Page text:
Armstrong family heads to Costa Rica, Peru
WORTHINGTON -- John and Gioconda Armstrong are taking their two children to San Jose, Costa Rica, on Monday.
But the trip is not an adventurous late-summer vacation -- it's the start of a five-year mission program that will ultimately take the Armstrongs to the remote regions of Peru. There, both John and Gioconda will work as missionaries in different capacities under the umbrella of the long-established South America Mission.
"We are humbled by this process, and feel it's a privilege to serve in this capacity," said John, a pilot/mechanic who completed a five-year training program at the Moody Aviation wing of the Moody Bible Institute in 1994.
"The people we will serve have nothing, and cannot pay for the services we will offer them, so we must rely on the generosity of our friends and family."
From 11:30 a.m. to 2 p.m. Saturday at the Worthington airport, Proclaim Aviation Ministries (an organization the Armstrongs helped found here in 2001 and which is their sending mission) will host a Fly-In or Drive In/Missionary Aviation Benefit that will double as a farewell and fundraiser for the family.
"The event's goal is to raise awareness of multiple things and isn't just for us," said John. "It will show what is happening at the airport, and what a nice gateway that is, and it's a chance to give Proclaim Aviation Ministries some exposure in the community as well as a chance for us to explain the next steps of our journey."
A roast pork loin meal, airplane rides, mini-golf and tours of an airplane hangar are all included in the day's schedule.
Although Gioconda, a native of Ecuador who has worked as a Spanish interpreter for District 518 and the 5th Judicial District over the past several years, is a native Spanish speaker, Costa Rica is the couple's first stop en route to the mission field because John needs to become equally fluent in Spanish to be most effective in Peru.
"I'll attend the Spanish Language Institute in San Jose for the coming school year while our kids (Kattiana, 13, and Karsten, 11) will be at a school for the children of missionaries," said John.
"I will work as a volunteer at the school, mainly with the little ones in the preschool," added Gioconda.
After a short break back in Worthington, which the Armstrongs consider their home, the family will head to Peru in 2013, where John (as a pilot/mechanic with SAMAIR) will mobilize national leaders to establish churches, do medical evacuations and provide other humanitarian aid.
Gioconda, whose considerable language skills make her a valuable person in the eyes of South America Mission, may translate Sunday School materials and government communications and/or assist a Peruvian ministry she said is similar to the local Helping Hands Pregnancy Center.
"That is really touching my heart right now, and it is a very new ministry for South America Mission," Gioconda said of the latter effort. "I may also be able to help with the school there. There are many, many opportunities."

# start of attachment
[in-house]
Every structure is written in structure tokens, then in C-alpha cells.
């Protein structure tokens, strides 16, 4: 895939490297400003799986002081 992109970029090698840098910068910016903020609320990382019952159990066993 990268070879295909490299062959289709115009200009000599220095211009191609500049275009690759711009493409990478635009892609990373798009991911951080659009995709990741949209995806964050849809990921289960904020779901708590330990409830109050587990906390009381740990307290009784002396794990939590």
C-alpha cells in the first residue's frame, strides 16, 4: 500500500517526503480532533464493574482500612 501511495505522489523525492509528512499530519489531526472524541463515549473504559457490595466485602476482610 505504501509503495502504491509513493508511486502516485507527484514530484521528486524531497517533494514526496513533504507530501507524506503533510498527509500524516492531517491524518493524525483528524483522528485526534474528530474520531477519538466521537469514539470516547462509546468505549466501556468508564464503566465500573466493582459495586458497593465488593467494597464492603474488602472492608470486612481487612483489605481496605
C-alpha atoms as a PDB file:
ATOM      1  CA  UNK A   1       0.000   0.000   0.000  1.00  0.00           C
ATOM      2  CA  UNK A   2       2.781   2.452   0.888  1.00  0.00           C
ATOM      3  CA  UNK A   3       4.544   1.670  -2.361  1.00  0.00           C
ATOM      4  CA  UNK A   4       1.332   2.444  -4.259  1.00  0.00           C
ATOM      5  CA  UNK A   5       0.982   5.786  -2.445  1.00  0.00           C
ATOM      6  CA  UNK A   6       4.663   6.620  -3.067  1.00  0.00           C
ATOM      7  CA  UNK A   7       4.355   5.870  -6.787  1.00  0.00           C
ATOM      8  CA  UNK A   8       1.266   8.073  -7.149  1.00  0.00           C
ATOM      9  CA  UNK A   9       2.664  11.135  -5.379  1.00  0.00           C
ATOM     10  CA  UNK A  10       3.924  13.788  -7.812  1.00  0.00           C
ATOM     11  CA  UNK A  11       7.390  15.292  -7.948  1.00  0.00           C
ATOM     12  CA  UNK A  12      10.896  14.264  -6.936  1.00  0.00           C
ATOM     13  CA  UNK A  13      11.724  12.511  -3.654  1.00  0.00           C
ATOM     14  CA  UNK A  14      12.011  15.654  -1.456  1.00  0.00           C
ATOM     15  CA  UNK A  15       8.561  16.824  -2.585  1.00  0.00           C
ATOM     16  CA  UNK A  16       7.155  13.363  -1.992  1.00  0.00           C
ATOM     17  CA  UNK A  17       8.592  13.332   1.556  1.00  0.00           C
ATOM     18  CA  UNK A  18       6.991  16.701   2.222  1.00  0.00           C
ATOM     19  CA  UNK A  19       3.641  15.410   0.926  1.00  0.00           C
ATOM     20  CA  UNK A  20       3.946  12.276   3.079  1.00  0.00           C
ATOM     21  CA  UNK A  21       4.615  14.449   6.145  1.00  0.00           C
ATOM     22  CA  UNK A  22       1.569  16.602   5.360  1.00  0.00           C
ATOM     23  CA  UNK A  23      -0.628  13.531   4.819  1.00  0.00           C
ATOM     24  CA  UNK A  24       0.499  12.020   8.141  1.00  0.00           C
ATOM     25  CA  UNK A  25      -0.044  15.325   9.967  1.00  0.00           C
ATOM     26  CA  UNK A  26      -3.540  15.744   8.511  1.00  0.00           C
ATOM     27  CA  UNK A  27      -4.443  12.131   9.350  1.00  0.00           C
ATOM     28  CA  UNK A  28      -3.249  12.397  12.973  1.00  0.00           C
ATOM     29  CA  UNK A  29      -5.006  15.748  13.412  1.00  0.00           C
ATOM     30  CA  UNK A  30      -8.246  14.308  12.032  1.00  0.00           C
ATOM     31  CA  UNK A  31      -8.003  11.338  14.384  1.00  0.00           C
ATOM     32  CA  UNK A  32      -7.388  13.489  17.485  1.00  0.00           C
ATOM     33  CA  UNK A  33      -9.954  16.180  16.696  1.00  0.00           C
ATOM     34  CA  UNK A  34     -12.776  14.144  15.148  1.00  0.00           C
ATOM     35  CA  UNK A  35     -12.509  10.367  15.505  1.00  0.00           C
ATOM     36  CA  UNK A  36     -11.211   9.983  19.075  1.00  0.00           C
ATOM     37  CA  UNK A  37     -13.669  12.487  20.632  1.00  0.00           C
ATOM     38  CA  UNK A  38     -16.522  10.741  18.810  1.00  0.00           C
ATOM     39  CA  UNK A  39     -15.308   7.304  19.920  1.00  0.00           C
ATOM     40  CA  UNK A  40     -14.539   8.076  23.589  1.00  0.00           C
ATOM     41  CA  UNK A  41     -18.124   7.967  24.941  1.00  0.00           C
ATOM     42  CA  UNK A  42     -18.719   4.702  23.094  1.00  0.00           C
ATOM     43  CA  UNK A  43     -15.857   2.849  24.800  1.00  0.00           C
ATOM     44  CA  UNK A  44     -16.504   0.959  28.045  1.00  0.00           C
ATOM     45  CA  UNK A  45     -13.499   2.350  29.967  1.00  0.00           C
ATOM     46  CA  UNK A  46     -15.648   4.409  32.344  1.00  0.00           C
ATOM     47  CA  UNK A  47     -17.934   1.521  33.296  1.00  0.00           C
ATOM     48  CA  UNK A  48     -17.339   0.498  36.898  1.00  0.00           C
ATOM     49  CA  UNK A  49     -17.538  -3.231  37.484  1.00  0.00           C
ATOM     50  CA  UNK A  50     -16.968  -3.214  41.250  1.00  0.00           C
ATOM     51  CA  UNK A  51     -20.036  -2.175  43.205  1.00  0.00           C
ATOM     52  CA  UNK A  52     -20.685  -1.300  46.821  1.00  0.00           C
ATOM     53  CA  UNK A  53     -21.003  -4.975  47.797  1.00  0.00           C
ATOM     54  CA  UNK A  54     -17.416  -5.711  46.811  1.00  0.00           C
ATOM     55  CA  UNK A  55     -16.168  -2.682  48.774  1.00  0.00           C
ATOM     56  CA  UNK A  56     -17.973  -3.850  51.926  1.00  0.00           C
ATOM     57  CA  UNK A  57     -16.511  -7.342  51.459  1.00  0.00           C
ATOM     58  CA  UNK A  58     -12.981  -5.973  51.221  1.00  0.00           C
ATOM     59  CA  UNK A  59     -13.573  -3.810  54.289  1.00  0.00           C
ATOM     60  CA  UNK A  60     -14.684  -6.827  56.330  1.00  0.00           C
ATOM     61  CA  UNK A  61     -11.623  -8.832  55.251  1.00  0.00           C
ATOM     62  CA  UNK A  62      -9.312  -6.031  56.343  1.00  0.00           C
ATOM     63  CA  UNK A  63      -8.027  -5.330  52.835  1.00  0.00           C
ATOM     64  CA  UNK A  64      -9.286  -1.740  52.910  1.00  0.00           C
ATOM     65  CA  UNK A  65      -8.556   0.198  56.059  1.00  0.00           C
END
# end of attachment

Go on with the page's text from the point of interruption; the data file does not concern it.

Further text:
While this will be the first time the Armstrongs have taken their children to the mission field for such an extended period, Gioconda and John were on a Bible translation team during 1998-1999.
"We were on the other side of aviation then, living in a remote village in the jungles that was only accessible by hiking or with a small airplane," said John, who grew up in Westchester, Pa.
The couple met in Marshall in 1996 and married that same year.
"As a teenager in the late 1980s, I went to Peru on a couple of mission projects and felt called to be a minister, but I'm not a real preacher," explained John. "Then I found out about aviation as a tool to help spread the Gospel, and I made the decision to pursue that."
The Worthington-based Proclaim Aviation Ministries helps pilots gain additional flight and maintenance experience between earning their bachelor's or associate's degrees and successful job placement.
"We partner with like-minded organizations to get them the experience they need within a two- to three-year period, and all of the administration for Proclaim Aviation Ministries takes place in Worthington," noted John. "Five of Proclaim's six board members are in Worthington."
While Gioconda says the Armstrong children are "cautiously excited" about this new chapter in the family's life, she and John are eager to serve and have prayerfully considered all this means for their family.
"Kattiana and Karsten say they will miss their friends, but we anticipate they'll do well in the transition, and we love Worthington -- this is our home base, and we will return here," affirmed John. "Worthington opened its arms to us and our ministry at the very beginning, and we are so very thankful for the support we have received here."
John summed up their plans in this way: "We believe that to effectively share the message of Christ, we need to show love as well as share love. By 2030 there will be one billion people living without access to roads -- in very isolated groups -- and to effectively minister to them, we have to get to them.
"Aviation is still the best way to do that, and to bring both spiritual and physical help."
The Fly-In or Drive In/Missionary Aviation Benefit takes place from 11:30 a.m. to 2 p.m. Saturday at the Worthington Airport. A presentation is scheduled for 2 p.m. A roast pork loin dinner and airplane rides, with suggested donation amounts, will be available. All proceeds go to Proclaim Aviation Ministries in support of the Armstrongs.